Search Results for "design awards"
Share December 26, 1994's comic on:
The Boss says to Dilbert, "I hired a professional to help us design our product interface." The Boss continues, "His last job was as an international terrorist. It's not a perfect fit but he went to Yale." Dilbert sits at a table and says to the man sitting with him, "So, I hear you went to Yale, Sven." Sven answers, "I yust got out last week."
Share July 13, 1995's comic on:
Dilbert and Stan from marketing sit at a conference table. As he types on a laptop, Dilbert tells Stan, "Okay, let's start by documenting your market requirements." Stan responds, "No, let's start by you telling me all the things you can design. Then I'll tell you which one I like." Dilbert says, "Work can be very rewarding. You should try it." Stan points to Dilbert's portable PC and asks, "What's that doohickey you have there?"
Share September 09, 1995's comic on:
Dilbert sits in his cubicle thinking, "I need to think 'outside the box' to come up with a creative design . . ." Dilbert pushes his chair outside his cubicle and continues thinking, "I push my chair into the hallway to change my viewpoint and stimulate my creative juices." The Boss approaches and Dilbert thinks, "Suddenly my juice dries up." The Boss points at Dilbert and says, "You're a fire hazard. Do your thinking inside your box."
Share October 03, 1996's comic on:
Dilbert sits at a table using a laptop. Dilbert tells the man across the table, "I need to document your job processes to satisfy our ISO 9000 requirements." The man replies, "Okay." The man says, "I try to anticipate the shifting political winds. Then I wrap myself in the relevant buzzwords and try to achieve importance without adding value." Dilbert asks, "What's your job title?" The man replies, "Director of ISO 9000 Quality Process Design."
Share October 15, 1996's comic on:
Dogbert and Alice sit at a conference table. Dogbert says, "If you plan to have a booth at the trade show, you need the 'Dogbert Trade-Show Consulting Company' to design it." Dogbert continues, "I recommend the deluxe booth. It's guaranteed to generate the most revenue." Alice asks, "How would the deluxe booth generate more revenue for my company?" Dogbert says, "Oh, suddenly this is about YOUR company?"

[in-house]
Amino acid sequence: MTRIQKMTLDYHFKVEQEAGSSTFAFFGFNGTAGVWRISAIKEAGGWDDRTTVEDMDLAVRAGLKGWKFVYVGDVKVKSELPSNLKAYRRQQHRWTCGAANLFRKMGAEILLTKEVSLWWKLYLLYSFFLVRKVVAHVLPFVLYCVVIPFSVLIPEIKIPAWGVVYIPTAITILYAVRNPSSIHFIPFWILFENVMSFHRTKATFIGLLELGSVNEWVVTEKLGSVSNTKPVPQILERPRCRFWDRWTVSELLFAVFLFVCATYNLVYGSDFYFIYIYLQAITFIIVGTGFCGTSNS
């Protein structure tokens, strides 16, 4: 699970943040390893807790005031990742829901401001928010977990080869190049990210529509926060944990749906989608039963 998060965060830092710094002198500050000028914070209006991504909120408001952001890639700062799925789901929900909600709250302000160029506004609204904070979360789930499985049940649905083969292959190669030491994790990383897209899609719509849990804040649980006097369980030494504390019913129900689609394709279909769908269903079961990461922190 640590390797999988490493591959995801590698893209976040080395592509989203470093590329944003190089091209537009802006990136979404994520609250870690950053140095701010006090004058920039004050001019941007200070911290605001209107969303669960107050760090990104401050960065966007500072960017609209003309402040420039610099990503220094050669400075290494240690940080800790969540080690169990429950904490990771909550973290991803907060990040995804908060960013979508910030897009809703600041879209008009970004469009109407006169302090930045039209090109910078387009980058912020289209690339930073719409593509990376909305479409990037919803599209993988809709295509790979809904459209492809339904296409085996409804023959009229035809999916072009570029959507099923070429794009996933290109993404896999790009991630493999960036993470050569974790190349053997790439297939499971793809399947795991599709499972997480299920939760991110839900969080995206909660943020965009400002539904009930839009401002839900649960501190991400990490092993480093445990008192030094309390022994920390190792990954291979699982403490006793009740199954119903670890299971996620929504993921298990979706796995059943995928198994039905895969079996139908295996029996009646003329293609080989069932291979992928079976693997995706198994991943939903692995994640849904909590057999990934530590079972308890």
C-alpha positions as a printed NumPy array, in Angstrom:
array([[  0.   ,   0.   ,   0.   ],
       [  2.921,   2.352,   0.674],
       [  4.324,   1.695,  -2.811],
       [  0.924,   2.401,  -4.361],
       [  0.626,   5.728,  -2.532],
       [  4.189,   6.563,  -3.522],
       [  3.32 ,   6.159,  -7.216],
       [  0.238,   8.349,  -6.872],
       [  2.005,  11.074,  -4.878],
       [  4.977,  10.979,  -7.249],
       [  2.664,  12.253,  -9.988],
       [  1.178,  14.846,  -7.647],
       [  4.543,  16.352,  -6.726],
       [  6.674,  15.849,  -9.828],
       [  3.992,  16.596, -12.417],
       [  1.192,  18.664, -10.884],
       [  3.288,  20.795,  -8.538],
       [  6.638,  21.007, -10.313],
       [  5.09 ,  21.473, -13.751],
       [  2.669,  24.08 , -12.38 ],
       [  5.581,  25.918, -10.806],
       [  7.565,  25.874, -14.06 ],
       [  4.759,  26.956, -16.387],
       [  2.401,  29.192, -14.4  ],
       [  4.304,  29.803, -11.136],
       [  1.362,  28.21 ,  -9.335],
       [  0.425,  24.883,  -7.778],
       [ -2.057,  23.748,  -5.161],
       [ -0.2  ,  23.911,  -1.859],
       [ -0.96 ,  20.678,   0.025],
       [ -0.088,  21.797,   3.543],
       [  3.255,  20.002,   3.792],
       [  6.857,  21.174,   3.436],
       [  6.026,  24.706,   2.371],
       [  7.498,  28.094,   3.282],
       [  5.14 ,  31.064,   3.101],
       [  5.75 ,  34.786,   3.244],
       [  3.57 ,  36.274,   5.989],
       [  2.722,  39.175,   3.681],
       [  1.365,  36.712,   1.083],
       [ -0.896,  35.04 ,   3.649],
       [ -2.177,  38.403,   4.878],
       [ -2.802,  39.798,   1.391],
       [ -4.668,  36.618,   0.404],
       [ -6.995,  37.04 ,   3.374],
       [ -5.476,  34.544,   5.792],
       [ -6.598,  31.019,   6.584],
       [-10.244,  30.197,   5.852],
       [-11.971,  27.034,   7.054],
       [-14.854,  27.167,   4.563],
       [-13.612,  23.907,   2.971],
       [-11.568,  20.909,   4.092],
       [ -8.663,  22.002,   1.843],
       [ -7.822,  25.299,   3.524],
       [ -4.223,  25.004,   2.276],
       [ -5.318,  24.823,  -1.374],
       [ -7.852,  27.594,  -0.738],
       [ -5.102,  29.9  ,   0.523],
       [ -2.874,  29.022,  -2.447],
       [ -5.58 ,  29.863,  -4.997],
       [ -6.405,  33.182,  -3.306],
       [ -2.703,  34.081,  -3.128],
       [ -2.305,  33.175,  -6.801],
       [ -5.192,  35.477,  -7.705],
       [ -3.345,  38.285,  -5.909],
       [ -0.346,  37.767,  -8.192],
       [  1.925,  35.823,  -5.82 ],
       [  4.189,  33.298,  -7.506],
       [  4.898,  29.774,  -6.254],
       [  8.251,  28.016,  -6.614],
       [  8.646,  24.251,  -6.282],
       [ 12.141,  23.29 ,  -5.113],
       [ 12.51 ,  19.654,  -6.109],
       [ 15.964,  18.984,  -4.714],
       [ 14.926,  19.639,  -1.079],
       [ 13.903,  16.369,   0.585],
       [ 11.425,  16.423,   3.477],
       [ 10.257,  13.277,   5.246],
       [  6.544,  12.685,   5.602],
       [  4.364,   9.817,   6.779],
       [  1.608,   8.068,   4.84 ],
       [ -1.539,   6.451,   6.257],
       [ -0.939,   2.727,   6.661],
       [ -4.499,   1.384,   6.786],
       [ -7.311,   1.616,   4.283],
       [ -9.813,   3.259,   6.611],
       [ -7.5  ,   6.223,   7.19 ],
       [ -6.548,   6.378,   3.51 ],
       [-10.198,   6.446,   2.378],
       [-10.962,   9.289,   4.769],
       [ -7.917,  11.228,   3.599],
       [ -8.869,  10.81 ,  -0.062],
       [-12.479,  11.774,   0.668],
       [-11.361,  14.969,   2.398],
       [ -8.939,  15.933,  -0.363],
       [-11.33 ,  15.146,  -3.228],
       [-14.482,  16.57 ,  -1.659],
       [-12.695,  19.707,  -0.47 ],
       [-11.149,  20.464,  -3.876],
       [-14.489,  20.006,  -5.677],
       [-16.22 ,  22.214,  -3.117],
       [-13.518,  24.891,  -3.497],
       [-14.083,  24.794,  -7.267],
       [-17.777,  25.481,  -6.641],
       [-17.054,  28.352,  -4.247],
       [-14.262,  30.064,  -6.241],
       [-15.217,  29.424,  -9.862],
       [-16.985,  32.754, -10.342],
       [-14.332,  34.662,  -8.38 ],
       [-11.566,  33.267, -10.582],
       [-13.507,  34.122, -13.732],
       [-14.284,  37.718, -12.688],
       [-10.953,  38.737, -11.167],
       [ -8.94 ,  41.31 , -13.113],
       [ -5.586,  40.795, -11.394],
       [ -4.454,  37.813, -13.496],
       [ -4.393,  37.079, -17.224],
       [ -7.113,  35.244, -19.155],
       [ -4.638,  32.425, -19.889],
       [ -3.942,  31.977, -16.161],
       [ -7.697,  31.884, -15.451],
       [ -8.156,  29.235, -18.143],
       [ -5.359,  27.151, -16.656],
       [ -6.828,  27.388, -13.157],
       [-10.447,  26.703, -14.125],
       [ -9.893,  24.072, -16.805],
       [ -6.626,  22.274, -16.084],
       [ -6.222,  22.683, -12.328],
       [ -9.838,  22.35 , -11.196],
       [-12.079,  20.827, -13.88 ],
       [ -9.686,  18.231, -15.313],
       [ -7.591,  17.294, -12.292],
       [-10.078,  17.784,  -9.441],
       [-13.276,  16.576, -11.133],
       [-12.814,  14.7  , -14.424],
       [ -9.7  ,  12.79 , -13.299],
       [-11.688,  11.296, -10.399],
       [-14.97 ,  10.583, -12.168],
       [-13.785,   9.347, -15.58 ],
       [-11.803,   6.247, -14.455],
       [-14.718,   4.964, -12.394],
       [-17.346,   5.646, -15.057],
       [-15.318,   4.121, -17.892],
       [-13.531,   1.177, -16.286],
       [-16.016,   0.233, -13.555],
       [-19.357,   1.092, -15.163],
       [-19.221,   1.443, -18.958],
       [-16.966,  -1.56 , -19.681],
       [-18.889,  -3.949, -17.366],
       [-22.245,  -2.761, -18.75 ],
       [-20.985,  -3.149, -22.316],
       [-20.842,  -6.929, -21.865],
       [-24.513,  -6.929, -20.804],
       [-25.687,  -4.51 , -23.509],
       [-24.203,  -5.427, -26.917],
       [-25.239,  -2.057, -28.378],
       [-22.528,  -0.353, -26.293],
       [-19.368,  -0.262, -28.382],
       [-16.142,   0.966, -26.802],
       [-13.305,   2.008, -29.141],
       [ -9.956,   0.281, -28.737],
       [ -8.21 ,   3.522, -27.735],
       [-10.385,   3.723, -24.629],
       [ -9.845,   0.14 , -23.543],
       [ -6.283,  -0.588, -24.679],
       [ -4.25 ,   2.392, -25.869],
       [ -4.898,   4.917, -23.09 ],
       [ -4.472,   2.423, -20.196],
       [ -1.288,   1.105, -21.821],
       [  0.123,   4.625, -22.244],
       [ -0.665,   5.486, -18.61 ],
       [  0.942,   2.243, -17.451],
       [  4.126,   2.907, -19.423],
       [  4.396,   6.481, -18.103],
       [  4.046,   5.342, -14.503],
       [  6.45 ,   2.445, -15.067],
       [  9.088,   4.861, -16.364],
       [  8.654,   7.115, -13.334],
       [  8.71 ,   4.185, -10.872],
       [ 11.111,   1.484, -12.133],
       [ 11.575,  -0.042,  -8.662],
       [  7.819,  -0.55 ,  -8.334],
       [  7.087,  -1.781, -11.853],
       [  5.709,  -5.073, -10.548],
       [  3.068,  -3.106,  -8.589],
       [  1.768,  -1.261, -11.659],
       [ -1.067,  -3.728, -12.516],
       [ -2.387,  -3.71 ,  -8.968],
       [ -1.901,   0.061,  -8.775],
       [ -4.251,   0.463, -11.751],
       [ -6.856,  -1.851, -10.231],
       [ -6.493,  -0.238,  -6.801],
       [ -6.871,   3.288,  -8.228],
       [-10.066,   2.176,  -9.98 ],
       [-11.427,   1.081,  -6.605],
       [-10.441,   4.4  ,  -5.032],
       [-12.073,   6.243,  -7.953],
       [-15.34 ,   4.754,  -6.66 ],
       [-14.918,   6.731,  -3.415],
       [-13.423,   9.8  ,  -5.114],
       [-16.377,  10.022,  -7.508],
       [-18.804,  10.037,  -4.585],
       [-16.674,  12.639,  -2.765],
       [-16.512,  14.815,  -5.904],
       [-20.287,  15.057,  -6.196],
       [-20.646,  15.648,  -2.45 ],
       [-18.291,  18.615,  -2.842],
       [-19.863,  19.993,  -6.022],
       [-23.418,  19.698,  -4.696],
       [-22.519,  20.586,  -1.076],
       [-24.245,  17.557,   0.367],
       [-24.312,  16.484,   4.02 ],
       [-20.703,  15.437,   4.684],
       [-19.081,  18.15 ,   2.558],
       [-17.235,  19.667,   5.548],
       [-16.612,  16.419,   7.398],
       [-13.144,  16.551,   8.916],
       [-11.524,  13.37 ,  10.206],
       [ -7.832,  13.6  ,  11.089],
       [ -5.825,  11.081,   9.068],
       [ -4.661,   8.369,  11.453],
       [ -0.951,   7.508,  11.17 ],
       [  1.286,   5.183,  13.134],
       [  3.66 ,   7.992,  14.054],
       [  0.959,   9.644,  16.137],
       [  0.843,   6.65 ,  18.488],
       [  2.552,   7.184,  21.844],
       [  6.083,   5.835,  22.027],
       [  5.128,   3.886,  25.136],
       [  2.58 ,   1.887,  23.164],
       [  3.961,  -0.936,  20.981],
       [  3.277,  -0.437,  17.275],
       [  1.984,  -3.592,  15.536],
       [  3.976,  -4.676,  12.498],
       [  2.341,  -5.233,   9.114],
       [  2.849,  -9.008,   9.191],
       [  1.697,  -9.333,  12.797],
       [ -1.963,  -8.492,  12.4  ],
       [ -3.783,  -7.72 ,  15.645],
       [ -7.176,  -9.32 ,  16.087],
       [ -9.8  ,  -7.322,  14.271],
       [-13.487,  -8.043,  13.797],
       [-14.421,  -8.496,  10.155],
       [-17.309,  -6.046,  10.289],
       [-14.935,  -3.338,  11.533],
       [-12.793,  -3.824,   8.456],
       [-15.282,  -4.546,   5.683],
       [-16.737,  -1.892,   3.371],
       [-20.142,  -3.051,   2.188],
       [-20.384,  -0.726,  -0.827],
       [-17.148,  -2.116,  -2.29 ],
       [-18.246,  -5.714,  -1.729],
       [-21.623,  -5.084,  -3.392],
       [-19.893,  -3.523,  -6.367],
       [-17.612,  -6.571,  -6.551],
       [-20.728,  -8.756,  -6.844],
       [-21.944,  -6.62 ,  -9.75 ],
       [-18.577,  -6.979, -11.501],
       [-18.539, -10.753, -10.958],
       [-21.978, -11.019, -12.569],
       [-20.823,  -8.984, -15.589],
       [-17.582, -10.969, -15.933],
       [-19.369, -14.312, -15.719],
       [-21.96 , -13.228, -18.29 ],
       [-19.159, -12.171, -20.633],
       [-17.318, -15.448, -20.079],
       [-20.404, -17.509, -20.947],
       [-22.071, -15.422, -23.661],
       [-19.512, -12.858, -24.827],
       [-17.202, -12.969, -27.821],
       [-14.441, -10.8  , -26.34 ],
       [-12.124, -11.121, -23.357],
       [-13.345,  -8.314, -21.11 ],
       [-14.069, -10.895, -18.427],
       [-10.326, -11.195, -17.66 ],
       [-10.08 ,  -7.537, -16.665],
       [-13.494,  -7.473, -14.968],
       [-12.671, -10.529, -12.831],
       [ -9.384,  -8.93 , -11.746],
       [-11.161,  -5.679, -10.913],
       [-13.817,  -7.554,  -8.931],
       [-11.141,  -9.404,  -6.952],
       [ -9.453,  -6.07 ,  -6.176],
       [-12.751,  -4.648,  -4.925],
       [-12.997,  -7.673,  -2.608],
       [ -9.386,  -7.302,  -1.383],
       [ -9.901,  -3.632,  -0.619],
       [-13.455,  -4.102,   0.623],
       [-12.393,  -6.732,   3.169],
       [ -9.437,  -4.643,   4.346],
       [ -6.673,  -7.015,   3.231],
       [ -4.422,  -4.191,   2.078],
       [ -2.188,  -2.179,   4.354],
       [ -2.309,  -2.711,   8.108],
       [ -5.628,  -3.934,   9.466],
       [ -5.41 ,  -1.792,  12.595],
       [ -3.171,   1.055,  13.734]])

Share May 02, 1997's comic on:
The Boss tells Dilbert, "I want you to work with our marketing people to design a product brochure." Dilbert thinks, "Groan." Dilbert sits at a conference table with a man from marketing. The man says, "Remember, what we do here might seem like criminal fraud but it's not. It's marketing!" Dilbert says, "Okay, as long as it's not wrong . . ." The man says, "Here's a jar to keep your conscience in. I'll put it in the closet with mine."
Share June 20, 1997's comic on:
Dilbert sits across from the Boss's desk. The Boss says, "Give me a final design for Project Caribou by Tuesday." Dilbert replies, "That's Wally's project." The Boss says, "I know, but I'm thinking about it now and Wally isn't in the room." The Boss says, "Tell Wally it's your project now." Dilbert says, "Do you see this thimble? I keep my morale in it."
Share July 15, 1997's comic on:
Alice approaches the Boss at his desk with a paper in her hands. She says, "I've prepared your pointless presentation for the trade show." She continues, "It's got the ususal time-wasting filler: A graphic of Moore's Law, a "Netscape" comparison, and ironically..." "...it ends with an impassioned reminder to think in new ways, " Alice finishes. The Boss comments, "Maybe I should give out some awards, too."
Share March 02, 1998's comic on:
Dilbert is in The Boss's office. He holds some files and says, "I need help on the assignment that you said is a 'no brainer.'" The Boss says, "It's easy. Just skip the 'interface design' phase and make everything beige. You can't go wrong with beige." Dilbert walks away thinking, "I always know where to go for no-brainer decisions."
Share May 07, 1998's comic on:
Bob tells Alice and Dilbert, "Maybe it was wrong to promise our customers a product that hasn't been designed yet." Bob says, "But our motto in marketing is, "'It's better to ask for forgiveness than to seek permission.'" Alice holds Bob over the roof. He is dangling. Dilbert says, "Your motto needs some design work too."